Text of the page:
Document Type


Date of Award


Degree Name

Doctor of Philosophy in Mathematical Sciences - (Ph.D.)


Mathematical Sciences

First Advisor

Anand Uttam Oza

Second Advisor

Lou Kondic

Third Advisor

Linda Jane Cummings

Fourth Advisor

Boris Khusid

Fifth Advisor

Daniel M. Harris


Interacting particles are a common theme across various physical systems, particularly on the atomic and sub-atomic scales. While these particles cannot be seen with the human eye, insight into such systems can be gained by observing macroscopic systems whose physical behavior is similar. This dissertation consists of three different chapters, each presenting a different problem related to interacting particles, as follows:

Chapter 1 explores chaotic trajectories of a droplet bouncing on the surface of a vertically vibrating fluid bath, with a simple harmonic force acting on the droplet. The bouncing droplet system has attracted recent interest because it exhibits behaviors similar to those previously observed only in the microscopic quantum realm. In this investigation, an approximation is presented for an existing model that describes a walking droplet's trajectories in the xy-plane. Simulations of the approximate model show that it captures behaviors of the full model, but is less computationally expensive to simulate.

Chapter 2 presents the results of a theoretical investigation of one-dimensional chains of bouncing droplets, with particular attention to the case in which the drop at one end of the chain is oscillated periodically. Numerical simulation results are also presented, and are found to compare favorably with predictions based on linear theory. Both demonstrate the existence of resonant forcing frequencies, as well as the presence of an oscillatory instability in the chain as the forcing acceleration is increased. For sufficiently high forcing frequencies, dynamic stabilization of the chain into a new bouncing state is observed. The results of this investigation highlight the role of temporally nonlocal interactions in the dynamics of this unique system, and have been published in the journal Comptes Rendus Mecanique.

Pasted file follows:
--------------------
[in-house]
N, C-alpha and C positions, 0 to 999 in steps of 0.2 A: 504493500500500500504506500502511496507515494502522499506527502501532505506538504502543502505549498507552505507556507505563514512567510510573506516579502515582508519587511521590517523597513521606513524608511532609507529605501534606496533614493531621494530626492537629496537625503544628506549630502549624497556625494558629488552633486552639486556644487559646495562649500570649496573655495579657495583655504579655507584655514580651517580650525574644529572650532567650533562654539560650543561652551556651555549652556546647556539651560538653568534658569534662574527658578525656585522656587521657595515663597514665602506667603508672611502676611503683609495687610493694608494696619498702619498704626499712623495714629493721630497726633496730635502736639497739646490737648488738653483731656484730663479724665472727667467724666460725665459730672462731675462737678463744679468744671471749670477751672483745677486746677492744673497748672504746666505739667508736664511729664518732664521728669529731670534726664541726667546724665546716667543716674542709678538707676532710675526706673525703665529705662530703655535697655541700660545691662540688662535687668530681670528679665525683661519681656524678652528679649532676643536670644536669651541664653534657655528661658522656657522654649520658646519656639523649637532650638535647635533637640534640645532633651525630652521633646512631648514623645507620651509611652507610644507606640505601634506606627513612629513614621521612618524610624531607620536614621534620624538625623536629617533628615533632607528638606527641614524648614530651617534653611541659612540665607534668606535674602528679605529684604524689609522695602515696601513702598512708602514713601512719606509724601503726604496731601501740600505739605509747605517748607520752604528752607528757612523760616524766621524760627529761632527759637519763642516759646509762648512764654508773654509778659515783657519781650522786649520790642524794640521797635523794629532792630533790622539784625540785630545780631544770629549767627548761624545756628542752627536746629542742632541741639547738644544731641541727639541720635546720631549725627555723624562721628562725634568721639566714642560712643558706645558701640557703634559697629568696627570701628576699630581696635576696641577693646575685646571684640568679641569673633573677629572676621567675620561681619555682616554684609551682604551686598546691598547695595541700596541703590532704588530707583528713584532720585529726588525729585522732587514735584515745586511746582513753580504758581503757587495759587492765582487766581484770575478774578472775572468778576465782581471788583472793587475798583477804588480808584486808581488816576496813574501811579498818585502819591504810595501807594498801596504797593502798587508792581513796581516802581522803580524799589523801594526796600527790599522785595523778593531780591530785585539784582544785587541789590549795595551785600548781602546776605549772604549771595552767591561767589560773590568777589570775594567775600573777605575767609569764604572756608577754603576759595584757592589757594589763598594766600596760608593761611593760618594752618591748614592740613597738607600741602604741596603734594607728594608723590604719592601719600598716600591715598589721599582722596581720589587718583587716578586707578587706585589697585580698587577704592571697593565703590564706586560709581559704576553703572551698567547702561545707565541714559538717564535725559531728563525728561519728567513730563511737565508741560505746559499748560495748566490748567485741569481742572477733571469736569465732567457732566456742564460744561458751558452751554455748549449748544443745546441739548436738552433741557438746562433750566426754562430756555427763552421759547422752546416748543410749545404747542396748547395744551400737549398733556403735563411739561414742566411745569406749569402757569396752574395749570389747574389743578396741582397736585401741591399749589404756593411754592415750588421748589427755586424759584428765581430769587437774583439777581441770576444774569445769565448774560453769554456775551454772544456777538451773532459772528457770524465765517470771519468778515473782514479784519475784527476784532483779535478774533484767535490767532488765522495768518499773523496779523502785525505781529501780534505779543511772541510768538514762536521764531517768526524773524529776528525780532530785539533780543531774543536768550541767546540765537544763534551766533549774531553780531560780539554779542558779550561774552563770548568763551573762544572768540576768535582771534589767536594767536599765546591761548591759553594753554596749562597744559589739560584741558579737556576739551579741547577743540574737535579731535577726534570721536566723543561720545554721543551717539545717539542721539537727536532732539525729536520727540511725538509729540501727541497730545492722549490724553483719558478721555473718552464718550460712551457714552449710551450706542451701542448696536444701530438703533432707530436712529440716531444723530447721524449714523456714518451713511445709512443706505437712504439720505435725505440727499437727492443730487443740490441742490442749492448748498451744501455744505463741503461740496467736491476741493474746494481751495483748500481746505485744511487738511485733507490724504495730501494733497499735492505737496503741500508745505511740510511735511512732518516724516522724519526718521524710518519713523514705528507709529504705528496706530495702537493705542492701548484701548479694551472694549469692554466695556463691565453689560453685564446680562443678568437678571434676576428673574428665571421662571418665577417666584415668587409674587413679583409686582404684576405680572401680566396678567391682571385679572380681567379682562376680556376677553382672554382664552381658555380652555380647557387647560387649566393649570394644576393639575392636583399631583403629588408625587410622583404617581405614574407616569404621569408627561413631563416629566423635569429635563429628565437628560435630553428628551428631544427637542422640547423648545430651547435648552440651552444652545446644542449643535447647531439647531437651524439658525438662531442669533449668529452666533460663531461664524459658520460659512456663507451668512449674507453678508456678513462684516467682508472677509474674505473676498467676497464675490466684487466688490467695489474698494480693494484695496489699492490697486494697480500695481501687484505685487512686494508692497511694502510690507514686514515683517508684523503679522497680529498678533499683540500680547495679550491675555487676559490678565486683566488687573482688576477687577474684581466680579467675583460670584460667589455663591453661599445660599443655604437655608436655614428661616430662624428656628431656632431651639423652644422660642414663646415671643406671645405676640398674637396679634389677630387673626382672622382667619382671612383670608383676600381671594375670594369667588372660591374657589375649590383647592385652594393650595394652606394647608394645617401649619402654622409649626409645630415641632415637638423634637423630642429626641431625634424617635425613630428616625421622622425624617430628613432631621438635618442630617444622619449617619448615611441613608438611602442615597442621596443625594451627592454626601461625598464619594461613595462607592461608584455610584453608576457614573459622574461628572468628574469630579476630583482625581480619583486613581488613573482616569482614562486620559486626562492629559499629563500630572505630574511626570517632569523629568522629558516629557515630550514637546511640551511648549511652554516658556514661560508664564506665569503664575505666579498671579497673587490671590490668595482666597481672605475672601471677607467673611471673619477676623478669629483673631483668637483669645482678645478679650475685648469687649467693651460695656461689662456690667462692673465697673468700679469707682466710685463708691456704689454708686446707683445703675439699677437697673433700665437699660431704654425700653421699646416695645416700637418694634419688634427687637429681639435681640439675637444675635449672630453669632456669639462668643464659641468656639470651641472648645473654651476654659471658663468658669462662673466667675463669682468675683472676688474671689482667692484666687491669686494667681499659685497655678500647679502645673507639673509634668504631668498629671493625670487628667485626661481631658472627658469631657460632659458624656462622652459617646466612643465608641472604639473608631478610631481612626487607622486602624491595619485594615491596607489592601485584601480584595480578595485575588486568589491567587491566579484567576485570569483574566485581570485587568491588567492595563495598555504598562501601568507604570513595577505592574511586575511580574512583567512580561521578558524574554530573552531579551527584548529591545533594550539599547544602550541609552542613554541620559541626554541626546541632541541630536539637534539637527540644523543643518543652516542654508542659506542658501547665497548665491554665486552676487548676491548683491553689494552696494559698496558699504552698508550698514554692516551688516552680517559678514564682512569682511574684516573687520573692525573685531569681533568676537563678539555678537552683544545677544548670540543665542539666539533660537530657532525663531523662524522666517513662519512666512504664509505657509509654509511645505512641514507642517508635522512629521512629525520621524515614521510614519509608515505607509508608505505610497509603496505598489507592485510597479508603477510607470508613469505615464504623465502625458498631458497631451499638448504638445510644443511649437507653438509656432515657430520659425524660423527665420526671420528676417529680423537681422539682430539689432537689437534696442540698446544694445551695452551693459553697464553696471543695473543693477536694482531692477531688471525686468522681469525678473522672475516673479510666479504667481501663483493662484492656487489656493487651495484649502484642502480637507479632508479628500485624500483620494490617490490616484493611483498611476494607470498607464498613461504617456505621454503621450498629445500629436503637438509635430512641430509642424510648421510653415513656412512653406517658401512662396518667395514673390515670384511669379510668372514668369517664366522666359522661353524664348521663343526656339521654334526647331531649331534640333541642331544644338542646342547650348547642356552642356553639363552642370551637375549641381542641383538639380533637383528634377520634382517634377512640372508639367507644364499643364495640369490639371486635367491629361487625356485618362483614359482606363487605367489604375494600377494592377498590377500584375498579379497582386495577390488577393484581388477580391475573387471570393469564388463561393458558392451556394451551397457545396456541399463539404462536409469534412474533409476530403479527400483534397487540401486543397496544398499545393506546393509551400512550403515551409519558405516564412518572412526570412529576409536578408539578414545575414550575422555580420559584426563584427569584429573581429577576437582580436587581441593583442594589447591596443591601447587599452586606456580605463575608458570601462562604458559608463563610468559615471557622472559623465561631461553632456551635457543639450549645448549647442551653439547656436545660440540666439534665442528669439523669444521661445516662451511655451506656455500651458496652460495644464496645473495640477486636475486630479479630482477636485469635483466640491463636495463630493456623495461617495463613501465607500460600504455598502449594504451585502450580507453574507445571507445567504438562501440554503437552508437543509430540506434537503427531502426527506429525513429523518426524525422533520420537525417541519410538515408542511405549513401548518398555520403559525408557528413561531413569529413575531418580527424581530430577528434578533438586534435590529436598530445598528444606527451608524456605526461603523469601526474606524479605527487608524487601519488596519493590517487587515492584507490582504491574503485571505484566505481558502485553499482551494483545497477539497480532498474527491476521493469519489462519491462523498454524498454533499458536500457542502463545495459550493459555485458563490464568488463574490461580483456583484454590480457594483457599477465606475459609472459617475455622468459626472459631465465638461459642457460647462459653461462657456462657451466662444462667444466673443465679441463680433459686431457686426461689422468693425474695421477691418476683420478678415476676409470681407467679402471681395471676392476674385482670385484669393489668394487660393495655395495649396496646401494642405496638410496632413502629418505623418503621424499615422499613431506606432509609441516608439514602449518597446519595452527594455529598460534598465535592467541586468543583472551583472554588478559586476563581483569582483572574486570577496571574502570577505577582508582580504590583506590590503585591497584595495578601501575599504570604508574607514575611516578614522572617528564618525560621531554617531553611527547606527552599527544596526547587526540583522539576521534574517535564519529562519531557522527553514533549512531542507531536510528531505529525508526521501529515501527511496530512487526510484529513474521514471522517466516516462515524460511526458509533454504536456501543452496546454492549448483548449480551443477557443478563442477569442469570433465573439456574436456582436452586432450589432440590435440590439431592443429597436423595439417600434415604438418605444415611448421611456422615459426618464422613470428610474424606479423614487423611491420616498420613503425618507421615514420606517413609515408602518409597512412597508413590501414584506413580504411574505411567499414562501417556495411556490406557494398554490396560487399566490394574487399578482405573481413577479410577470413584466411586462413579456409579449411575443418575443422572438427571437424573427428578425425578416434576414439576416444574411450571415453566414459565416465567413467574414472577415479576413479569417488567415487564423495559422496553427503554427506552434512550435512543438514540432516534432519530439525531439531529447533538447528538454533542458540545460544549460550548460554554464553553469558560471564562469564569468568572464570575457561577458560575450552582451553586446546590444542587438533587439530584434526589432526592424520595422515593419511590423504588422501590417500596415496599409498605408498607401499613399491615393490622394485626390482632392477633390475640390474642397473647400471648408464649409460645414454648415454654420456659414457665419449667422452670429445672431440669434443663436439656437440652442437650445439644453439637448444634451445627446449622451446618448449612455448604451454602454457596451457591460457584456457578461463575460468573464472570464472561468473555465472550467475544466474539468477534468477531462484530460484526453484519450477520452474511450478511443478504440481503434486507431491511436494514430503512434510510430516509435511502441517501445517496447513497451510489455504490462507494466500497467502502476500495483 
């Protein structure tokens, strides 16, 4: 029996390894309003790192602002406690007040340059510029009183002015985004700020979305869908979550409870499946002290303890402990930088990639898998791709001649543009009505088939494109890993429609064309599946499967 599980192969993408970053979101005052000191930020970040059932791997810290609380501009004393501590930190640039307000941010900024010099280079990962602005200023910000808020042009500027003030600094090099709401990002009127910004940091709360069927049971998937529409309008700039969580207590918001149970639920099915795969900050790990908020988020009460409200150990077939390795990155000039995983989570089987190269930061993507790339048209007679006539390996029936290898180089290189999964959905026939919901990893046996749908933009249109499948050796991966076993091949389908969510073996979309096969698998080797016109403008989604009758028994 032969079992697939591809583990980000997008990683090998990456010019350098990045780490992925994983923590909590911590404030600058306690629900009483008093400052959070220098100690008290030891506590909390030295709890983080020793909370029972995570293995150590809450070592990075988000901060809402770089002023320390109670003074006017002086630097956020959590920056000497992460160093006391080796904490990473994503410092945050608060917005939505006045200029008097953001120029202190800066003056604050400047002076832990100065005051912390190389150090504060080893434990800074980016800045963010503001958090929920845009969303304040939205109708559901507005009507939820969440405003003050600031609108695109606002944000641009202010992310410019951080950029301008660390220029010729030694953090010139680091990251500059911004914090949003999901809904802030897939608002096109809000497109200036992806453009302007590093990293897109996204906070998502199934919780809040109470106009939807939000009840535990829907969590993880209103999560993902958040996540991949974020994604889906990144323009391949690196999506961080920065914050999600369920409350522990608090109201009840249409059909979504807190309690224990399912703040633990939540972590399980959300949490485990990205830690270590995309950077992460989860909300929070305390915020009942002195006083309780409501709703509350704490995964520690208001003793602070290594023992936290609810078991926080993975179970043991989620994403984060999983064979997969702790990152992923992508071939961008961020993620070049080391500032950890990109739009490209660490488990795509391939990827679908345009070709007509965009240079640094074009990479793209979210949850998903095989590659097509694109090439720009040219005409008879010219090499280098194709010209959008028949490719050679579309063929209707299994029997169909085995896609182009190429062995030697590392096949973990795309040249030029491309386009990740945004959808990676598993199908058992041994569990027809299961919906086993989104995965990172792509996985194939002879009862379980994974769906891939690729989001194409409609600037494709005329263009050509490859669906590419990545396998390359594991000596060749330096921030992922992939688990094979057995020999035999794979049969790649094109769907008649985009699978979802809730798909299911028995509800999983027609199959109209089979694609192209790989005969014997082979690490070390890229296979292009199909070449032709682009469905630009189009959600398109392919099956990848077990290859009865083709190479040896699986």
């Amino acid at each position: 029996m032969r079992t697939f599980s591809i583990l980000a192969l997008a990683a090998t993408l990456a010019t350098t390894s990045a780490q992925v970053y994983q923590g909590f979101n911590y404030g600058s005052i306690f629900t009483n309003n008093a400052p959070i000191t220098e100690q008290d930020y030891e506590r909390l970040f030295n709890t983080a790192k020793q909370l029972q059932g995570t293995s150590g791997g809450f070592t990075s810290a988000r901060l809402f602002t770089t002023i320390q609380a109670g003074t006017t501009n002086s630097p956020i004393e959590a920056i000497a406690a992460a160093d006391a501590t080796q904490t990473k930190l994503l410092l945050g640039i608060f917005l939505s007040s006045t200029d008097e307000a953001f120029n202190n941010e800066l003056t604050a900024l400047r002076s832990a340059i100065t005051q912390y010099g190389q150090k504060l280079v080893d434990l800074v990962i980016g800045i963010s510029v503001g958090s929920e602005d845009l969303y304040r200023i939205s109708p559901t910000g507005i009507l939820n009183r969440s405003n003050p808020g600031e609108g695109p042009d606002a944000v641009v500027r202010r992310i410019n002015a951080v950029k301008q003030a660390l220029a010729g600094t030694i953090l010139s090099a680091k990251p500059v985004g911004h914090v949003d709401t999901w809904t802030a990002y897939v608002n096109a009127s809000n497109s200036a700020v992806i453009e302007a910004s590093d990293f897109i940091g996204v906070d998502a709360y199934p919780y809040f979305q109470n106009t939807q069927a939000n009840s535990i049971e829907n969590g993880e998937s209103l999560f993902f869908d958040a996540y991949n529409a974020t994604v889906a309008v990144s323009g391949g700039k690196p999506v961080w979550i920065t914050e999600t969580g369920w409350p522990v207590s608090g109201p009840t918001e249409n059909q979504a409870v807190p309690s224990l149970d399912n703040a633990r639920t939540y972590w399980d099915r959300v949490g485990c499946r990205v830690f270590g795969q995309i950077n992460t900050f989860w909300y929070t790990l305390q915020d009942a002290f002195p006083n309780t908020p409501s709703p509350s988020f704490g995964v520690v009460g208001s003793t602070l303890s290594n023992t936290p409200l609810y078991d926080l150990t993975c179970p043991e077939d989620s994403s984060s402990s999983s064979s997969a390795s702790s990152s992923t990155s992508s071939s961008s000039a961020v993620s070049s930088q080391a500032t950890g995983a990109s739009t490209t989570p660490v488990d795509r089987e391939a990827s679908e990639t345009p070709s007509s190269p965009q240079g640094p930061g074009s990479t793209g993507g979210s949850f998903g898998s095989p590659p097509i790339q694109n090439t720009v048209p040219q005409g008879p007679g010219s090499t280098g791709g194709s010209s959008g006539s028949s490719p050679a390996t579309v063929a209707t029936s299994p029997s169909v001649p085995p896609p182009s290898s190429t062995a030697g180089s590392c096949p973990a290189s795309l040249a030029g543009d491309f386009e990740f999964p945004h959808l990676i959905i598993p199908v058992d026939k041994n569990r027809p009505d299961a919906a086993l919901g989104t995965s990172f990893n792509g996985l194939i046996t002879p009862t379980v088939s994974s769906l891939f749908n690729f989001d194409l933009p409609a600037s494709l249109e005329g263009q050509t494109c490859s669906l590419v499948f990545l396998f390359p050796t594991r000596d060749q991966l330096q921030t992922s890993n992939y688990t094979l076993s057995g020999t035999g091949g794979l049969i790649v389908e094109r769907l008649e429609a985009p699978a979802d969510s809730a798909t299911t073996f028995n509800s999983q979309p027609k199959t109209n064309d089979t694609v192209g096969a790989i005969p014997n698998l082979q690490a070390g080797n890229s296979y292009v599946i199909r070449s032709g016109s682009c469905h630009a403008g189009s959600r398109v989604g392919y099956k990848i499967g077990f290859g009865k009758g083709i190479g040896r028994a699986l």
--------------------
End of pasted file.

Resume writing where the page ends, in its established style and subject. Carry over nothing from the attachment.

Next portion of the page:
Chapter 3 investigates the phase behavior of colloid-polymer suspensions in a microgravity environment. Phase transitions in such suspensions give valuable insight into atomic-scale phase transitions. While colloidal suspensions exhibit fluid-solid coexistence, the addition of polymer leads to three-phase coexistence. A numerical exploration of the effects of fluid viscosity and other system parameters on the phase behavior of colloid-polymer suspensions is presented. The first few sections of Chapter 3 describe the process of downloading and processing experimental images from a NASA database and extracting information from them in order to quantitatively characterize the separation of the mixture into distinct phases as time progresses. The remainder of this chapter is dedicated to the development and implementation of a phase-field model that couples a Cahn-Hilliard equation for the colloid concentration with the incompressible Stokes equations to include the effects of hydrodynamic interactions between the particles and the surrounding fluid in the low-Reynolds number limit. The model also incorporates the dependence of viscosity on the local colloid concentration, which significantly influences the hydrodynamic behavior. Simulation results for varied system parameters are presented and discussed.



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